In Singapore’s next “green road map,” its 10-year development plan, the country aims to go from being “a garden city” to “a city in a garden.” “The difference might sound very small,” says Poon Hong Yuen, the chief executive of the country’s National Parks Board, “but it’s a bit like saying my house has a garden and my house is in the middle of a garden. What it means is having pervasive greenery, as well as biodiversity, including wildlife, all around you.” …
“As we’ve moved into the more knowledge-based industries, they bring along talent who like to live in a great city,” said Mr. Poon. “It’s no longer about being well tended, but also about the livability, the excitement of living in a great city — and biodiversity is part of it.”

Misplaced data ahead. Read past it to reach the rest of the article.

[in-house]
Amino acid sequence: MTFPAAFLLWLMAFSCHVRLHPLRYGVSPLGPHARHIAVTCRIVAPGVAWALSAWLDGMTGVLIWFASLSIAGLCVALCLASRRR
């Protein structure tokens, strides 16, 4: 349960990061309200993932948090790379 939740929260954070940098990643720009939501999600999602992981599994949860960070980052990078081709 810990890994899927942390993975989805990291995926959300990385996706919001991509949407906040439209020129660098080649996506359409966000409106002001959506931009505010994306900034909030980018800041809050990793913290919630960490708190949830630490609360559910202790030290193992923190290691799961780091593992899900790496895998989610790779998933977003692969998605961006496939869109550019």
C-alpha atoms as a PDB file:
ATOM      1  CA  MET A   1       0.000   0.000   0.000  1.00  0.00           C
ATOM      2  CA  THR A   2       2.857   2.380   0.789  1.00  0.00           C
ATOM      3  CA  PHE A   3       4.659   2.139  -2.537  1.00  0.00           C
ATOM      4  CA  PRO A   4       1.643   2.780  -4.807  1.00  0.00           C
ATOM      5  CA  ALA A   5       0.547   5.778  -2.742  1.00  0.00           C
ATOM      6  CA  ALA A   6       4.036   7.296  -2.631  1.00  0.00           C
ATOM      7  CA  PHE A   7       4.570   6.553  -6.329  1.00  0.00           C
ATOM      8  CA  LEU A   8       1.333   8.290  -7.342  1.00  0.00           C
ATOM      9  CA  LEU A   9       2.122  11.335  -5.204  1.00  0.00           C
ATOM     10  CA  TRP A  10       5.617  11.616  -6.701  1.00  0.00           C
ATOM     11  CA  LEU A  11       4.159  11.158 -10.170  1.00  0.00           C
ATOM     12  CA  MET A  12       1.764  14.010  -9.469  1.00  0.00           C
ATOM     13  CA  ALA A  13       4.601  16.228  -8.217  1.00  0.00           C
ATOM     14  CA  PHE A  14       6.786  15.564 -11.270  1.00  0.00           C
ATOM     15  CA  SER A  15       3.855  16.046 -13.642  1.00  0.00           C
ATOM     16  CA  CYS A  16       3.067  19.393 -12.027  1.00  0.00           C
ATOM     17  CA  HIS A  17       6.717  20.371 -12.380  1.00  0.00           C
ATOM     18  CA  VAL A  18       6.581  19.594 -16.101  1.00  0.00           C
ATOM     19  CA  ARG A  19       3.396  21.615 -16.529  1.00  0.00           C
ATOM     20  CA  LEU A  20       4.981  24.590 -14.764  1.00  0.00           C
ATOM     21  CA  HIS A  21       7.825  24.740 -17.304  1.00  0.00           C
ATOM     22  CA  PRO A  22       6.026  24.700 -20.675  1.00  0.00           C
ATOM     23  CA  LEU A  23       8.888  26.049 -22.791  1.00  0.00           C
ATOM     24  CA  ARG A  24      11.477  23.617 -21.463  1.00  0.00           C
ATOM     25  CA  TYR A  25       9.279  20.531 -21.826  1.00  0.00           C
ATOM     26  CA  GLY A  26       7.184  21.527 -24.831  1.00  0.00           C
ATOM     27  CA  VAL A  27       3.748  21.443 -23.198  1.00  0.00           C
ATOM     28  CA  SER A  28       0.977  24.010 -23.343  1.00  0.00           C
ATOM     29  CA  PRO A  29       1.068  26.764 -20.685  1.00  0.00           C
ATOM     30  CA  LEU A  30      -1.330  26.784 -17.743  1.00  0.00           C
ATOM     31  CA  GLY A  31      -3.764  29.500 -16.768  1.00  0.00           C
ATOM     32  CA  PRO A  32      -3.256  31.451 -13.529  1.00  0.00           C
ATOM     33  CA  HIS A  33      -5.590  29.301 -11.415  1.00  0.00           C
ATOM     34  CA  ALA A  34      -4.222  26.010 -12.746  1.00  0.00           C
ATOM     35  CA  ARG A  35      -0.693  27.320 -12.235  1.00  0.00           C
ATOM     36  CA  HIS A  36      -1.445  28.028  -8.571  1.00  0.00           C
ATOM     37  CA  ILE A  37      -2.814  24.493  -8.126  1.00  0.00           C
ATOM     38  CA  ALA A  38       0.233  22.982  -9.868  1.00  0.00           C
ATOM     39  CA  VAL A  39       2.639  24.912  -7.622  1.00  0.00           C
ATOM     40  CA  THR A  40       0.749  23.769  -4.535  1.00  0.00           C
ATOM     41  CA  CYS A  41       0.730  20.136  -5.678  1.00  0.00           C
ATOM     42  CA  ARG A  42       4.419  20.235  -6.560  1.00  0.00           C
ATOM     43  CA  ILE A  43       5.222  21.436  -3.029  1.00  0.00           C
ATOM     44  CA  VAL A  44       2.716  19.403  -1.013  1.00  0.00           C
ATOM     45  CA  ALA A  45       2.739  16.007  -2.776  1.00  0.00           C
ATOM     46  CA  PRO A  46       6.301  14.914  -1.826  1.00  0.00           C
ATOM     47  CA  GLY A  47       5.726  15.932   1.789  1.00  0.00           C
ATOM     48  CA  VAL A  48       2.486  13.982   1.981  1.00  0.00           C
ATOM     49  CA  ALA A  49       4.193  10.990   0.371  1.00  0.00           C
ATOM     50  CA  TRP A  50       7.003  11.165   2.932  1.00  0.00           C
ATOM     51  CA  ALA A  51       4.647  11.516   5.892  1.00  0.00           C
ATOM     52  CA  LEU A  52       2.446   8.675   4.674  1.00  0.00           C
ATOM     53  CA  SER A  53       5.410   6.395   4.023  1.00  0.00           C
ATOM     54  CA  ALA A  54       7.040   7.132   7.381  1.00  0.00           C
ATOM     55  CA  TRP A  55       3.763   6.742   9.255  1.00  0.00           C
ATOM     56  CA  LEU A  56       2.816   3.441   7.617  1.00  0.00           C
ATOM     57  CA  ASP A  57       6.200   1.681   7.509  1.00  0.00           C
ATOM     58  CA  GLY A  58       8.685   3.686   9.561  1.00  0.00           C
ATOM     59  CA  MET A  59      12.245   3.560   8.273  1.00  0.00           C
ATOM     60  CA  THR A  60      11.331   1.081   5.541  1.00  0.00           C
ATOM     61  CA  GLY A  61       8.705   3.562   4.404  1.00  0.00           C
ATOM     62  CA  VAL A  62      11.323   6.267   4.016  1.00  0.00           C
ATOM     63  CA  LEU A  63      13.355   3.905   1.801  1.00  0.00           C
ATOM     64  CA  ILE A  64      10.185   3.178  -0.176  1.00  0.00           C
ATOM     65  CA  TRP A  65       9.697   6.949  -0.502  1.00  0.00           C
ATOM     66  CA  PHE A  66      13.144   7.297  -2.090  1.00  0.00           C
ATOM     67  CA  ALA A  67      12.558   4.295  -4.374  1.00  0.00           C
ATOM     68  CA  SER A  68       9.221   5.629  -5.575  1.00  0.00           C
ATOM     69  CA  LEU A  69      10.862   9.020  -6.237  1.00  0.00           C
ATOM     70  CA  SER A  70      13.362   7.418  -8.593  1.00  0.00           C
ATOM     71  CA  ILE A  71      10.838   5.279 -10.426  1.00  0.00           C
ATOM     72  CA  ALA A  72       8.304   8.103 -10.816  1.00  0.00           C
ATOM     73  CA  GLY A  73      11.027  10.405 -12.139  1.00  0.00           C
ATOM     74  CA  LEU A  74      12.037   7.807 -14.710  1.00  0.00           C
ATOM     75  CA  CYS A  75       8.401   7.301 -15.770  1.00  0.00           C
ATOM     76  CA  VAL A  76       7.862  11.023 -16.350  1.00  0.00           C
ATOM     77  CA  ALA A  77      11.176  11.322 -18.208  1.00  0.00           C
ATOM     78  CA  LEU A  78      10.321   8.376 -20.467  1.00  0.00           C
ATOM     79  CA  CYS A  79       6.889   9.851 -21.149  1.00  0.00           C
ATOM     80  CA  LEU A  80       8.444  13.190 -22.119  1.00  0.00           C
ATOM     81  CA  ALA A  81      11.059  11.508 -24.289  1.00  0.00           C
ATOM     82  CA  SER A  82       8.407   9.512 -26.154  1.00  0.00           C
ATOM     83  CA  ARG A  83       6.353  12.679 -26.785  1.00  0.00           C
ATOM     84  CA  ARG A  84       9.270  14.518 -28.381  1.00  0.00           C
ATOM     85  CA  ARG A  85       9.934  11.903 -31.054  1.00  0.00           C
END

There’s reason to believe that exposure to trees, parks, and forests benefits physical and psychological health. I expect the same is true of exposure to bees, butterflies, birds, and other creatures who might be persuaded to cohabit with humans in green cities. Of course greenery also cleans the air and enriches the soil, reducing runoff pollution. Yay for urban nature!
In particular, increasing greenery and biodiversity in cities would serve the important project of making cities friendlier places to raise children. I had a long, eye-opening discussion with author Richard Louv a few years ago about this. He wrote a book called Last Child in the Woods: Saving Our Children from Nature-Deficit Disorder about the immense body of research showing how much children are harmed by being deprived of natural settings.
Finally, pushing up the level of biodiversity in a city would represent an important test case. There’s all sorts of fascinating research going on right now about urban ecosystems, with sometimes surprising findings about the interaction of flora, fauna, water use, and air quality. I certainly suspect that increasing biodiversity in the city will produce all kinds of welcome results, but it would be nice to have empirical evidence in hand.
Anyway, woo Singapore.